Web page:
Nova Scotia

Geologists begin testing the Oxford sinkhole to predict its final size

The hole, which appeared last summer in a park in the Nova Scotia town, is now nearly as big as an Olympic-sized pool.

Team will take two weeks to study Nova Scotia site in two phases

The team of geologists will probe the ground around the sinkhole to determine what lies beneath. (Paul Palmeter/CBC)

A team of geologists will begin testing the ground near the Oxford, N.S., sinkhole this week, hoping to learn how big it could get and if it could threaten nearby buildings and roads.

The hole appeared last summer in a park near the Lions Club, across the street from a Tim Hortons and gas station.

When it was first spotted, it was the size of a dinner plate. Now it's nearly as big as an Olympic-sized pool.

Dan Parker, a geologist with engineering firm GHD, leads the team that will probe the ground around the hole. He said his main goal is to find out how big the hole might get, and what could be at risk.

Dan Parker, a geologist with GHD, is leading the team that will analyze the Oxford sinkhole. (Brett Ruskin/CBC)

"We use properties of the subsurface to figure out what the subsurface conditions are," Parker said. "And that will help optimize subsequent subsurface investigations."

Parker said doctors don't start by cutting a patient open to see what's wrong inside — they use X-rays and other imaging tests to inform their diagnosis.

Seeing beneath the surface

If the patient is the sinkhole, then Parker's box of steel electrodes is the X-ray machine.

The first phase of the sinkhole's diagnosis will test the resistivity of the ground around the hole.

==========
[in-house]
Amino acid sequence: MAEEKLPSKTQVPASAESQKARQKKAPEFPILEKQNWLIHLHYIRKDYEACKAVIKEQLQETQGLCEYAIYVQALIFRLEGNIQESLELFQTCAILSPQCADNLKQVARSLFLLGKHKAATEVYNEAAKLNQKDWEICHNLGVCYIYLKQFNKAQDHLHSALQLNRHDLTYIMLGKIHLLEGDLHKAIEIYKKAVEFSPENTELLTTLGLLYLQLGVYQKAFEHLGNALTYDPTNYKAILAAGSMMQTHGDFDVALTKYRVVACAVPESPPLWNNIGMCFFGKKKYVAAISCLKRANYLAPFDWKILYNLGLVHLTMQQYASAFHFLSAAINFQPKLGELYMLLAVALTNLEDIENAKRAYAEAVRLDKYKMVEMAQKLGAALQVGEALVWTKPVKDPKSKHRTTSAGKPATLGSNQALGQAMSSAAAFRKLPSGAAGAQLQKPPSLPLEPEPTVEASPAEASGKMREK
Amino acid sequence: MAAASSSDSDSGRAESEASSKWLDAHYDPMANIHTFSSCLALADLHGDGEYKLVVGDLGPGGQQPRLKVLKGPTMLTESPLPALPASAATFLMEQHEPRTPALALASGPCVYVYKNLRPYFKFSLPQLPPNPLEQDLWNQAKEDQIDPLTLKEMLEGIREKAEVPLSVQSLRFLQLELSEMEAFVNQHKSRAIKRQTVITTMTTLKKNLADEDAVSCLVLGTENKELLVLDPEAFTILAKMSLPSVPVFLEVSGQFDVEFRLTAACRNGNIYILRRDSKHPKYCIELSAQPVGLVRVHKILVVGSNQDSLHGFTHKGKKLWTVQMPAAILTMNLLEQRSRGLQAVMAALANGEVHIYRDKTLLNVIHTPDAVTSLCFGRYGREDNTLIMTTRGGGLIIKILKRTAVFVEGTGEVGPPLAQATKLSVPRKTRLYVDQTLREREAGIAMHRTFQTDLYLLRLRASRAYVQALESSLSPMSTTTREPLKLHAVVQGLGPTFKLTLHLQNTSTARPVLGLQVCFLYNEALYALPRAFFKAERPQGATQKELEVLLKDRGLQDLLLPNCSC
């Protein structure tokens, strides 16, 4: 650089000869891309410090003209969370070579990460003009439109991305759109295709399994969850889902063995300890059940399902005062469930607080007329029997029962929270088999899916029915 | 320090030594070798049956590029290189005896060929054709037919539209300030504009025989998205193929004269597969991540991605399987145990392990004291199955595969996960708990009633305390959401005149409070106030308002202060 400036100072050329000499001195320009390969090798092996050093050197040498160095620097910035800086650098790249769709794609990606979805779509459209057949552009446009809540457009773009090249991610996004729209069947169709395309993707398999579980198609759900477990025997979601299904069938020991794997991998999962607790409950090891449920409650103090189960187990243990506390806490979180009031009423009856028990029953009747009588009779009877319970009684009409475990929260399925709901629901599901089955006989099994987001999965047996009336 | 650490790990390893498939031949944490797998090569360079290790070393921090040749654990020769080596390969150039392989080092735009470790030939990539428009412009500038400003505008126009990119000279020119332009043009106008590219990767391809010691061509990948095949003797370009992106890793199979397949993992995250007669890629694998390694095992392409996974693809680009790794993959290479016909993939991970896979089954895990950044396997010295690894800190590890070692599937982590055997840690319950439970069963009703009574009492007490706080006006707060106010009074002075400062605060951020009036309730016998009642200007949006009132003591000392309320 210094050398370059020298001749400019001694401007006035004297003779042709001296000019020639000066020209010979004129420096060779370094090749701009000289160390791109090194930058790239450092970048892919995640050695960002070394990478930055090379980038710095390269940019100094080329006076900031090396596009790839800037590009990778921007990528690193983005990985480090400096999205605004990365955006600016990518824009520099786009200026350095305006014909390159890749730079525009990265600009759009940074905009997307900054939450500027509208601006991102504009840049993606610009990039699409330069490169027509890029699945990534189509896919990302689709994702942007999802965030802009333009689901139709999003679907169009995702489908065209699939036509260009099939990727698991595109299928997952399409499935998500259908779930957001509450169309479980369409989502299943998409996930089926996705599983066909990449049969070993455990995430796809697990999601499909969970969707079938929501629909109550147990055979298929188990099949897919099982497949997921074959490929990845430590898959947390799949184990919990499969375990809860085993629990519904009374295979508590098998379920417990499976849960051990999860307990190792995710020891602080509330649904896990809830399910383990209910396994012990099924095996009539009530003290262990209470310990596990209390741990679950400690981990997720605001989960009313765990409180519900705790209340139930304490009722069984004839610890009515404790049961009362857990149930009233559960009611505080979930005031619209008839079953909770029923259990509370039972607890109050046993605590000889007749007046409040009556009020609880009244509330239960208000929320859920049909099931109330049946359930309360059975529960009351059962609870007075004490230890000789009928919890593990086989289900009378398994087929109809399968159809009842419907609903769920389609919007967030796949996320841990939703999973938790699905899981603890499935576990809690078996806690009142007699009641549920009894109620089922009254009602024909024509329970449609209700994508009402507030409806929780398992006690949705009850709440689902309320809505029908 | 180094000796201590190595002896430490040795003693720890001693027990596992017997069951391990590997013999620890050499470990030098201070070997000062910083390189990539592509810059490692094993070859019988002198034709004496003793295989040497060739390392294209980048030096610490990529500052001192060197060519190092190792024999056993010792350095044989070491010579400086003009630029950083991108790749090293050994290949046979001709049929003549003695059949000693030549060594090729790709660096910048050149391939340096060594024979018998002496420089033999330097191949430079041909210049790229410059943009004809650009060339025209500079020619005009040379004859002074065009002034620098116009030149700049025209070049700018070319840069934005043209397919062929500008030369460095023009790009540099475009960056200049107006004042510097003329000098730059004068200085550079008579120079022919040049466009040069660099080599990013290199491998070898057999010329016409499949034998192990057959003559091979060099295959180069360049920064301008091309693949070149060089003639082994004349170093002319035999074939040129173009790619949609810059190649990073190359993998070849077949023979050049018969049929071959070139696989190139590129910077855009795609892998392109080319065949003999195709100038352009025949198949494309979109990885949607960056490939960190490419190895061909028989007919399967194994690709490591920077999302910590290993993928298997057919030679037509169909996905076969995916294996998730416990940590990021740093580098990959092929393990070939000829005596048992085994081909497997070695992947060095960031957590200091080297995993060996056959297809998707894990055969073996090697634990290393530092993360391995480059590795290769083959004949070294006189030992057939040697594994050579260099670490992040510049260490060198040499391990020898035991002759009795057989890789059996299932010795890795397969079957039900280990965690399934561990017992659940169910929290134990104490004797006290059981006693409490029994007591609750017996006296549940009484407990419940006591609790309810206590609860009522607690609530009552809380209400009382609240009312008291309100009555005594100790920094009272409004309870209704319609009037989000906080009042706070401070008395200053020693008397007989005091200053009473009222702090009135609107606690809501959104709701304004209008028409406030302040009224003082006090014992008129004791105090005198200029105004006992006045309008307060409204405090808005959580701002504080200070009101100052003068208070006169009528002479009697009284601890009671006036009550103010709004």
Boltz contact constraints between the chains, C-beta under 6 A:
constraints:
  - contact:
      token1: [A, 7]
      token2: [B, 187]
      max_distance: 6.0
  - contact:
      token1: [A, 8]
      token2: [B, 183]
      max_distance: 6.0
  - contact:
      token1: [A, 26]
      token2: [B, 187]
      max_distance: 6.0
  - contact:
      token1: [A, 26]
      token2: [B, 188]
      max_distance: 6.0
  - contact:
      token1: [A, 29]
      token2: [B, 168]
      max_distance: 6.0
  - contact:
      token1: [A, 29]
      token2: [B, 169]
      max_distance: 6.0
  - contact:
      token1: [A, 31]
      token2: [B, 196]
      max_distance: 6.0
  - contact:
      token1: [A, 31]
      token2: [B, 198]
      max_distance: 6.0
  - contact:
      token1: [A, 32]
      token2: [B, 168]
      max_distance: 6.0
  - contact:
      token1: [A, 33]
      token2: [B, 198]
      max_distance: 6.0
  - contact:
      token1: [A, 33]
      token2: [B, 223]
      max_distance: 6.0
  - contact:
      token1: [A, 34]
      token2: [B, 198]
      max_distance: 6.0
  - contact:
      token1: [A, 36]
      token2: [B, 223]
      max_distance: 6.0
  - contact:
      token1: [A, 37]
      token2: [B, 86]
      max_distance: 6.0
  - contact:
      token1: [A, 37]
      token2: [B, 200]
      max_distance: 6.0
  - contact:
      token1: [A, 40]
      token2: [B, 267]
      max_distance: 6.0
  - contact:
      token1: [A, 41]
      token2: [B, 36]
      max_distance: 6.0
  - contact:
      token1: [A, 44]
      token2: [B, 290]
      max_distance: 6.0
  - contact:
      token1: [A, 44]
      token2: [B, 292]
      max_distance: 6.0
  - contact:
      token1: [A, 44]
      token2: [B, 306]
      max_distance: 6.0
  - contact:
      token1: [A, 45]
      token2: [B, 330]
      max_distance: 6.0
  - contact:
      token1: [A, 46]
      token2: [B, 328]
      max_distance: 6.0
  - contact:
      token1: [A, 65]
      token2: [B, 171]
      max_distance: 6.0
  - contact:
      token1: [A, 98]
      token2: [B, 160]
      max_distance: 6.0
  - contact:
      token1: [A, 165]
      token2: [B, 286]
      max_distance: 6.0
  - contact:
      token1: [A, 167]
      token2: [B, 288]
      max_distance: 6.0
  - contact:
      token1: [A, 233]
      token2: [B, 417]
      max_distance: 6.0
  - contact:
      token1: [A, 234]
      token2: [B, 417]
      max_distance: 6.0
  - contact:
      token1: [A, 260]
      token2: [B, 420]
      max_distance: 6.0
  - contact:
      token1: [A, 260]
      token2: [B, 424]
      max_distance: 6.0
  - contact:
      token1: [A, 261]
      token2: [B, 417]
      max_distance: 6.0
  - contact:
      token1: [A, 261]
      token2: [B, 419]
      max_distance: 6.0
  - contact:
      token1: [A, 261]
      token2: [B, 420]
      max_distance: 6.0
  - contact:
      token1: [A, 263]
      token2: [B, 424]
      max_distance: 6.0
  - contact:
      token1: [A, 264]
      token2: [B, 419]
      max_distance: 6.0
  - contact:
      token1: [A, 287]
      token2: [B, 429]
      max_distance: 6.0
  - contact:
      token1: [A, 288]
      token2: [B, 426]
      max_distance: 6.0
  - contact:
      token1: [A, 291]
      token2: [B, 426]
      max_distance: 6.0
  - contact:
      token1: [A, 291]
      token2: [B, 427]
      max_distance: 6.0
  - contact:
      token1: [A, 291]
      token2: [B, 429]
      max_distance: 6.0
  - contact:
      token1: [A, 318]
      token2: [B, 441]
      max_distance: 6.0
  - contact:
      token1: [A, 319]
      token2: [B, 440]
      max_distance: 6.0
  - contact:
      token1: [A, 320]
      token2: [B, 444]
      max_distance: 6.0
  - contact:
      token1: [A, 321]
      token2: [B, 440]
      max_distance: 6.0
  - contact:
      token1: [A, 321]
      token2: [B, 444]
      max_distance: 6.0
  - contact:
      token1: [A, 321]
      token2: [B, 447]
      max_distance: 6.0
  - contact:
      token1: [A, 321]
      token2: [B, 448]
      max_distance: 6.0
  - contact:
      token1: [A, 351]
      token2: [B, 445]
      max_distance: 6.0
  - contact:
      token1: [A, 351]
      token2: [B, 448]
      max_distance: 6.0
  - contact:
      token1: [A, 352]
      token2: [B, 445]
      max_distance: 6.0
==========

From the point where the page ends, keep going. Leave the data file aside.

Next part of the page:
"We'll be laying out cables and inserting steel electrodes into the ground. There's a combination of 80 electrodes that will be active at any given time," Parker said.

"Small currents are injected into those electrodes and the resistivity properties are measured in the subsurface."

Parker's team sends electricity through the steel stakes. By measuring how dirt, rocks — or empty caverns — affect the electrical current, the team gets a two-dimensional view of what's hiding beneath the surface.

An example of the two-dimensional image obtained from a resistivity survey. The different colours show different layers of dirt, gravel, shale, bedrock or open space. (Submitted by Dan Parker)

The next phase will use sound instead of electricity. 

Seismic testing will send sound waves underground. Based on how the different underground materials reflect that sound, the team can get a new view.

"Together, the two datasets will give us a really good image as to what's going on in the vicinity of the active sinkhole," Parker said.

The work stems from an announcement last month that the federal government would put $68,500 toward the geophysical testing.

The team will be on site this week and next week. They hope to deliver a report to the town of Oxford with their findings by mid-summer.


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